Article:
What Do Environmental Science and Protection Technicians Do?
Environmental science and protection technicians may find employment with state, federal or local government agencies, or with research facilities in the private sector. Technicians divide their work between the field and the laboratory, collecting samples and conducting testing to detect and monitor the presence of pollutants in the environment. They are supervised by specialists such as engineers or environmental scientists. A technician’s duties may also include entering data and submitting reports with the results of tests.There is expected to be consistent annual growth in job openings for this position across the nation, with 1,900 projected job openings per year. There is growing demand for environmental technicians in the private sector, due to the continuing development of new industrial technology and companies’ obligations to comply with environmental regulations and laws.
Environmental Science and Protection Technicians Skills and Abilities
To effectively perform your job duties as an environmental technician, you should have the ability to accurately follow procedures for sample collection and testing, and possess a high level of attention to detail and critical thinking skills that enable you to detect when there is a problem. Some background in chemistry and electronics is necessary. You will have to read and understand written communications and documents, including field manuals.
Environmental Science and Protection Technicians Duties
Your chief job duties will consist of collecting samples of water, soil, gases, industrial wastewater, asbestos products and other materials, and test them to determine pollutant levels or the source of pollutants. This includes following appropriate procedures to collect samples and prepare them for testing. You may be asked to also develop testing procedures, set up and maintain laboratory equipment, and prepare reports and charts to present and interpret testing results. Some other tasks you may encounter include:
- Discussing your results from testing with customers
- Keeping files and databases with relevant information such as chemical usage data
- Communicating with government agencies and general public regarding public health issues
- Conducting statistical analysis of environmental data
- Inspecting workplaces and public facilities for health and safety hazards
Environmental Science and Protection Technicians Tools and Technology
In the field, you will be using a variety of tools to collect your samples. You will use sampling pumps, air monitoring equipment and lead air sampling kits, as well as different types of sound measuring equipment and water samples. In the laboratory, testing equipment can include tools such as electronic microscopes. You will also need to use several computer programs to enter, analyze and organize your data. Specialist analytic and scientific software will aid you in ordering and interpreting test results, and database software will give you access to previous results and enable you to enter your current ones. Technicians should also expect to use map creation software.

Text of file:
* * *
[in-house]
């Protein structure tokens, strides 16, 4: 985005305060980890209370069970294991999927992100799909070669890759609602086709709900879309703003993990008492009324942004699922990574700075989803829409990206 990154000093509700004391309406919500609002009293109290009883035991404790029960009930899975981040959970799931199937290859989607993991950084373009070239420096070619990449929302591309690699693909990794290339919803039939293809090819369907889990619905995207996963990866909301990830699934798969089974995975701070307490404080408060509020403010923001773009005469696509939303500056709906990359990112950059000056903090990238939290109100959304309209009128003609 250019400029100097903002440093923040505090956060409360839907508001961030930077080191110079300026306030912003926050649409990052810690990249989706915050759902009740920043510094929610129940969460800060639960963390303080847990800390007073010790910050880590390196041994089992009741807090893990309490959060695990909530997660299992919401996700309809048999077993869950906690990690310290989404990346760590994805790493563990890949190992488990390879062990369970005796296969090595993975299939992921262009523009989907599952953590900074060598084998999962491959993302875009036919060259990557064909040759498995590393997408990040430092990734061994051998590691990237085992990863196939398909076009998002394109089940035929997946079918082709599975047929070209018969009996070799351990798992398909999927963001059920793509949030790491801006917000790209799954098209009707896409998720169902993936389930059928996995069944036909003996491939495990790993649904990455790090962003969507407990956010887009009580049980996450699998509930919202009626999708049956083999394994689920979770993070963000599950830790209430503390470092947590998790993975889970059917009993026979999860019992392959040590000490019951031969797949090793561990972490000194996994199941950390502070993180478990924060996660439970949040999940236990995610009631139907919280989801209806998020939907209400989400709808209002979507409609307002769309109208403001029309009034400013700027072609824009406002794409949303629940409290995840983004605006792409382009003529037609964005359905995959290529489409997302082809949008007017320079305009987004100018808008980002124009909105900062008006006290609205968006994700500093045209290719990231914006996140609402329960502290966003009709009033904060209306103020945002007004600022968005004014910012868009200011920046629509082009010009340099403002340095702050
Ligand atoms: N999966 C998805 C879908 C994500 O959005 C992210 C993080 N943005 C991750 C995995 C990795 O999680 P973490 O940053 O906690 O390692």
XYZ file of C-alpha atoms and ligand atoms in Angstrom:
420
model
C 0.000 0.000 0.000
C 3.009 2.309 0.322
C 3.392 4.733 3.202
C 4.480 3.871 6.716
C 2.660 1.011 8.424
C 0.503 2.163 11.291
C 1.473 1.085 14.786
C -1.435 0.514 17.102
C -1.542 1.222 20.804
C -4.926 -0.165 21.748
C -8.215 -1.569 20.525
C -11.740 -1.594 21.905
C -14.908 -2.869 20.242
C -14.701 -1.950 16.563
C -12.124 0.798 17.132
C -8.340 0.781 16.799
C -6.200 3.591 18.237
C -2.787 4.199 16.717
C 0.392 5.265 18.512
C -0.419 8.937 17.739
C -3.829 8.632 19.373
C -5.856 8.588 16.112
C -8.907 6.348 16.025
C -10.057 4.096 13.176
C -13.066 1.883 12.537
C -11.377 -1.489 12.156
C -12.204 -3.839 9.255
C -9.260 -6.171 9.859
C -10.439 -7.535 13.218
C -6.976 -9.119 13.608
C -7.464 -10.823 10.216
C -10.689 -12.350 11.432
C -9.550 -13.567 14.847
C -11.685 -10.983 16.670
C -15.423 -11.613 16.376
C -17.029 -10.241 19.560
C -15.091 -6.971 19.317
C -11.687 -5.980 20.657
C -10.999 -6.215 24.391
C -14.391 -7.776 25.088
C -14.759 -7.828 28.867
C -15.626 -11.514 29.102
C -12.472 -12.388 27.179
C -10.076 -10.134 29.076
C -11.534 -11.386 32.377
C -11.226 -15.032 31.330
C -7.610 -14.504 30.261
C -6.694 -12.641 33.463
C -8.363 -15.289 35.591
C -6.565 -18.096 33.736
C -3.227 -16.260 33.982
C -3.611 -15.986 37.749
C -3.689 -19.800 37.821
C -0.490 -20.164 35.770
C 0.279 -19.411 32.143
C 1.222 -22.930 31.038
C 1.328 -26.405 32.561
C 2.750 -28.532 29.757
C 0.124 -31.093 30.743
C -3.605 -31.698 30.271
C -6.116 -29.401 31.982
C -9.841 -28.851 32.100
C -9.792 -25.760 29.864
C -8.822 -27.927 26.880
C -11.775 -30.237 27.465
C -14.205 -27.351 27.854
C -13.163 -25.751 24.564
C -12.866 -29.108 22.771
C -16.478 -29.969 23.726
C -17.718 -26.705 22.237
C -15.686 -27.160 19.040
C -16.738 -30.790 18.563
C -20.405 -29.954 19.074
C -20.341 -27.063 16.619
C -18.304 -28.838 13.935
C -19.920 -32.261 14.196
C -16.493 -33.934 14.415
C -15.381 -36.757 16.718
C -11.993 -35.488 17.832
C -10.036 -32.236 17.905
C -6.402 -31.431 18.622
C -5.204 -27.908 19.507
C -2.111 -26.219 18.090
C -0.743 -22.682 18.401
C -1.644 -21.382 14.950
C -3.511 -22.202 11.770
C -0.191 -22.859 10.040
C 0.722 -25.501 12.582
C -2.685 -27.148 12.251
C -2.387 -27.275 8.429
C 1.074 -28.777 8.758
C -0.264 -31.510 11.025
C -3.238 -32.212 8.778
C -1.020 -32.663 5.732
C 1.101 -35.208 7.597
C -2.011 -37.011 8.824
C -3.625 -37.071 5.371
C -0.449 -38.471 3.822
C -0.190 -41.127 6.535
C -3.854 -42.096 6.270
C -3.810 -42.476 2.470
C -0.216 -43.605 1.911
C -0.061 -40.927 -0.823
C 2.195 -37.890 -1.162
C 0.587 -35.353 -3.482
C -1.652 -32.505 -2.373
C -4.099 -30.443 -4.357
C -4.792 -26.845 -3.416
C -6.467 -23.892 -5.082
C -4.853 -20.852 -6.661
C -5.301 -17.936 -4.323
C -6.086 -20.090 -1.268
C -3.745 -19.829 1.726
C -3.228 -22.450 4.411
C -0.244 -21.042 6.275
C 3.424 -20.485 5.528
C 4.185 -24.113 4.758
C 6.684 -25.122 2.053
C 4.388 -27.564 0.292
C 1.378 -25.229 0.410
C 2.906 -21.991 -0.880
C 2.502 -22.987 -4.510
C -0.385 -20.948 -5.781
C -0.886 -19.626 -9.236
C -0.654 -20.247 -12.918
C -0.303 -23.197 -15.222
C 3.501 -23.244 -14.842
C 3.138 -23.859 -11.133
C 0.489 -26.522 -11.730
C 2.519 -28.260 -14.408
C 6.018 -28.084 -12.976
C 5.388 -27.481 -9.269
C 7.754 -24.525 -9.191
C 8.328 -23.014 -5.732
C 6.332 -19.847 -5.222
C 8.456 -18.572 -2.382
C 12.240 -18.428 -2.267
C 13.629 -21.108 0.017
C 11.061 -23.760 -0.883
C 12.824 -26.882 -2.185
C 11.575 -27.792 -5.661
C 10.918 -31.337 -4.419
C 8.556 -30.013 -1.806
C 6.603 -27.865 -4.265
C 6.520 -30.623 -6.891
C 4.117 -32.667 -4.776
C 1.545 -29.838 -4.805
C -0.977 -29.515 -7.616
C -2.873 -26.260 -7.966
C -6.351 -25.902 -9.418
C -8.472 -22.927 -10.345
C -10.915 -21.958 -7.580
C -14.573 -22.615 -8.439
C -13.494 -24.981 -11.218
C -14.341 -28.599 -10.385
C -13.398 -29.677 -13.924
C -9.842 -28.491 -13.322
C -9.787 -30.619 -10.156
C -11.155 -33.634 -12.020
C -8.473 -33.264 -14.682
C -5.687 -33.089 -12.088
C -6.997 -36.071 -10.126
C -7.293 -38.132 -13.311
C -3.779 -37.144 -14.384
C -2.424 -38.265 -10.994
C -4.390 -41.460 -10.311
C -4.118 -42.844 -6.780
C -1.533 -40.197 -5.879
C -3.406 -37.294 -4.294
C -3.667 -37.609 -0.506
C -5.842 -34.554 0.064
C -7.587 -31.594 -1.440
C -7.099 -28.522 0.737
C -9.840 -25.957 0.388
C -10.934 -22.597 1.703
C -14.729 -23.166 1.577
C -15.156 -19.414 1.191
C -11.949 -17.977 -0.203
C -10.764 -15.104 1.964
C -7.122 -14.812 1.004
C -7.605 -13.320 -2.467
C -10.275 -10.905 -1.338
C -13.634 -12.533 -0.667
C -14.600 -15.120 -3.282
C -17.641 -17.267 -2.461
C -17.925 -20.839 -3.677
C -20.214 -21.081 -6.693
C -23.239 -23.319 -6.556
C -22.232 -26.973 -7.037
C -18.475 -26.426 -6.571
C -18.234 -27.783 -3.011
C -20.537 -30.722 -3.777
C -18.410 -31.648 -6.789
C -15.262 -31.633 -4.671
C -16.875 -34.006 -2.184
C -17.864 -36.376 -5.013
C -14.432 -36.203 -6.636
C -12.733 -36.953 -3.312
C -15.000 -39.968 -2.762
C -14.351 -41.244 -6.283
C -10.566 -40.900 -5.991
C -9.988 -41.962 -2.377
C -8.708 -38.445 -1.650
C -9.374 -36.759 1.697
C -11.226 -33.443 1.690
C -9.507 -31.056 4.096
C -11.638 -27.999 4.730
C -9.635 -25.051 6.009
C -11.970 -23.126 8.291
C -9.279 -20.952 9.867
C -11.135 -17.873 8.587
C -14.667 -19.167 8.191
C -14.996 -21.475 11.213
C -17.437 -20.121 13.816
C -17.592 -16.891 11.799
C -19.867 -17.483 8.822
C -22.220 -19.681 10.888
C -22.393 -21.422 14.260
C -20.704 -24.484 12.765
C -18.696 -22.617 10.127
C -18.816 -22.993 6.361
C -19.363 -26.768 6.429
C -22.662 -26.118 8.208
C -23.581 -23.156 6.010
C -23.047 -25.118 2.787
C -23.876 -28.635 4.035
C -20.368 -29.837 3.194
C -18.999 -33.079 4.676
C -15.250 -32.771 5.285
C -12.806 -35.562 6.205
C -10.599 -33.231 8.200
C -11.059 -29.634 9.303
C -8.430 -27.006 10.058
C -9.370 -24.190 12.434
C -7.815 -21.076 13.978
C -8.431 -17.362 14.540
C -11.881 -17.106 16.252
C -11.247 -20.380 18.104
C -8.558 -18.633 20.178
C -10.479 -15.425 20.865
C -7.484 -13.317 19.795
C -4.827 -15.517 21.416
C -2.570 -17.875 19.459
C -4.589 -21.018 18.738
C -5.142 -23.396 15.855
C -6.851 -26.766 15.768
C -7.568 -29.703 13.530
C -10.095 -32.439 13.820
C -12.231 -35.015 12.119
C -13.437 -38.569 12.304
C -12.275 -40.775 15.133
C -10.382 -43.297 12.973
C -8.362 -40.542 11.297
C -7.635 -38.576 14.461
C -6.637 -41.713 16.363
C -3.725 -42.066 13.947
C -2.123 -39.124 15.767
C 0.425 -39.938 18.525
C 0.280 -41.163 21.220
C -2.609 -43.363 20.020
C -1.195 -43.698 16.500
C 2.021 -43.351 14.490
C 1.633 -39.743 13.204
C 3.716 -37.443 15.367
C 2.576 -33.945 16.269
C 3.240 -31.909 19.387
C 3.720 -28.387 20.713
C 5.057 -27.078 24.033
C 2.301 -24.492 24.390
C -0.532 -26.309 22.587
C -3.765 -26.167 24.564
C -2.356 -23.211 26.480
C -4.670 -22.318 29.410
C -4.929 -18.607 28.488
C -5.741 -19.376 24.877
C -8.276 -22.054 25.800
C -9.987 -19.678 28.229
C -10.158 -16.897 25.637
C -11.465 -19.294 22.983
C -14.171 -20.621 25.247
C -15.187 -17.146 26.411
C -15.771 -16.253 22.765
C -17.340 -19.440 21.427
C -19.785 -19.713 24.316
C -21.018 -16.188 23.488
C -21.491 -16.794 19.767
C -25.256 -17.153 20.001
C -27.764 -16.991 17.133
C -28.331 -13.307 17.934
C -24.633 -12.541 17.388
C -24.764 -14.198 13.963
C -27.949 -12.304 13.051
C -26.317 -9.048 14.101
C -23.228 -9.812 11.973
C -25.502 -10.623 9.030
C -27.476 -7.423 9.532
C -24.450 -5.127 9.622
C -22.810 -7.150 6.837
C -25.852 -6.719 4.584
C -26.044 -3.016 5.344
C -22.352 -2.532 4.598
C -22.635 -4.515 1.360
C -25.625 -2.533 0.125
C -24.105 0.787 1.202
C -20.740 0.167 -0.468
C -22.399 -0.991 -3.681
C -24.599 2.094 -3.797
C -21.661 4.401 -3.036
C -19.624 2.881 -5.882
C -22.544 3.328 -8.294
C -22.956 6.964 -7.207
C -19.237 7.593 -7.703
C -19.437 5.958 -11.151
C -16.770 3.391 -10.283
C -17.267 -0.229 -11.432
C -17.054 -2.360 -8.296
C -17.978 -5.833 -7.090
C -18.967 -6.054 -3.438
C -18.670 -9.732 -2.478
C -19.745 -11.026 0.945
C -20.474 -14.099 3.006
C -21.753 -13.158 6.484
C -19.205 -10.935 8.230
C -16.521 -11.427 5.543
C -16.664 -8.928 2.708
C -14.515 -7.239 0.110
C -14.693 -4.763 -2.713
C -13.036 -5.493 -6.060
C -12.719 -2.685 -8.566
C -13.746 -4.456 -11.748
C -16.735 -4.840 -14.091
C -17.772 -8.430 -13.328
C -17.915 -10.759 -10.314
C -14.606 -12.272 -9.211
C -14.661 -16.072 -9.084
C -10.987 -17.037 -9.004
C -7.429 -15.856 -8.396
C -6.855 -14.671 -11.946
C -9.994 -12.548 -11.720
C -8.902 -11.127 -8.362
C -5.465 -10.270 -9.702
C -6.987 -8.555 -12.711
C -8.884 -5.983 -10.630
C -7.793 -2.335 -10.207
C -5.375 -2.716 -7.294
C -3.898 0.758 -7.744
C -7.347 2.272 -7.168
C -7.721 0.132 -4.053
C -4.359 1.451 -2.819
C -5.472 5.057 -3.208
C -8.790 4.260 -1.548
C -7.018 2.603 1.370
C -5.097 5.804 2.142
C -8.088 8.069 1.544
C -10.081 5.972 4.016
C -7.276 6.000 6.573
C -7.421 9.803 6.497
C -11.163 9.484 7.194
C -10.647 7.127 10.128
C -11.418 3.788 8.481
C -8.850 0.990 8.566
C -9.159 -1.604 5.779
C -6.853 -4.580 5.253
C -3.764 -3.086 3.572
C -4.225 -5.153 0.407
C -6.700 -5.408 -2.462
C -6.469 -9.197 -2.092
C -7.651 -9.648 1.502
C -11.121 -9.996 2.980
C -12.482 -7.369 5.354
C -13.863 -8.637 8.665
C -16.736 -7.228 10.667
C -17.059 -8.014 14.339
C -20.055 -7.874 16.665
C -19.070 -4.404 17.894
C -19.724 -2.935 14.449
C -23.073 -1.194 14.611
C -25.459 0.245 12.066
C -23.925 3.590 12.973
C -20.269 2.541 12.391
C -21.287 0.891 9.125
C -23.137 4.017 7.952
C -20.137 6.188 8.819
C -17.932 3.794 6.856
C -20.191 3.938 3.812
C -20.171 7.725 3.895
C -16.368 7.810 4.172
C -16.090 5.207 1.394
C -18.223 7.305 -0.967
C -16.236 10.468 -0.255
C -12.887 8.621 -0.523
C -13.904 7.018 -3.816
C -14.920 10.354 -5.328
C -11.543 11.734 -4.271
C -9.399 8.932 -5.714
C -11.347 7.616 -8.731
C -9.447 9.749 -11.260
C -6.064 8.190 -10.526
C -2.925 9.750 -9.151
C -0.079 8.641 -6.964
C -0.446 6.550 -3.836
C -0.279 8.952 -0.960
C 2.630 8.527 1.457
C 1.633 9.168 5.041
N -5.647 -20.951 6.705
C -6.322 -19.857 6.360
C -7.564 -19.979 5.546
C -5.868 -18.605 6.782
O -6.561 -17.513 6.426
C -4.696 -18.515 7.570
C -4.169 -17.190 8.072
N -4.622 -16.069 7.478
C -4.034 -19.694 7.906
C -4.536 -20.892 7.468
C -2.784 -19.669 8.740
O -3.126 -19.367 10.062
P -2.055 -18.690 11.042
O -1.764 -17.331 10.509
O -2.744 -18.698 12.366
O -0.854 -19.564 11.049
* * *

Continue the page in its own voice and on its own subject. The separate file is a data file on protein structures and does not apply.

Education and Training for Environmental Science and Protection Technicians
Most environmental science and protection technician jobs require an associate’s degree, although a large percentage of technicians come to the field with a bachelor’s degree. While experience may be advantageous, many technician positions are entry level and do not require previous experience. If you are thinking of becoming an environmental technician, your coursework should include chemistry, electronics and lab technology.
Environmental Science and Protection Technicians Salary
It is possible to earn a fairly decent salary in this field, which also has opportunities for advancement. The national median salary for environmental technicians is $42,200, with the possibility of making as much as $71,200 at the high end of the salary range.
Environmental Science and Protection Technicians Jobs by Geography
California, Texas and New York are among the states with the greatest amounts of environmental technician jobs. On the other hand, the highest median wages are available in South Carolina, Nevada and Maryland. Use this information as a starting point in your research when making a decision as to where to focus your search for an environmental science and protection technician job.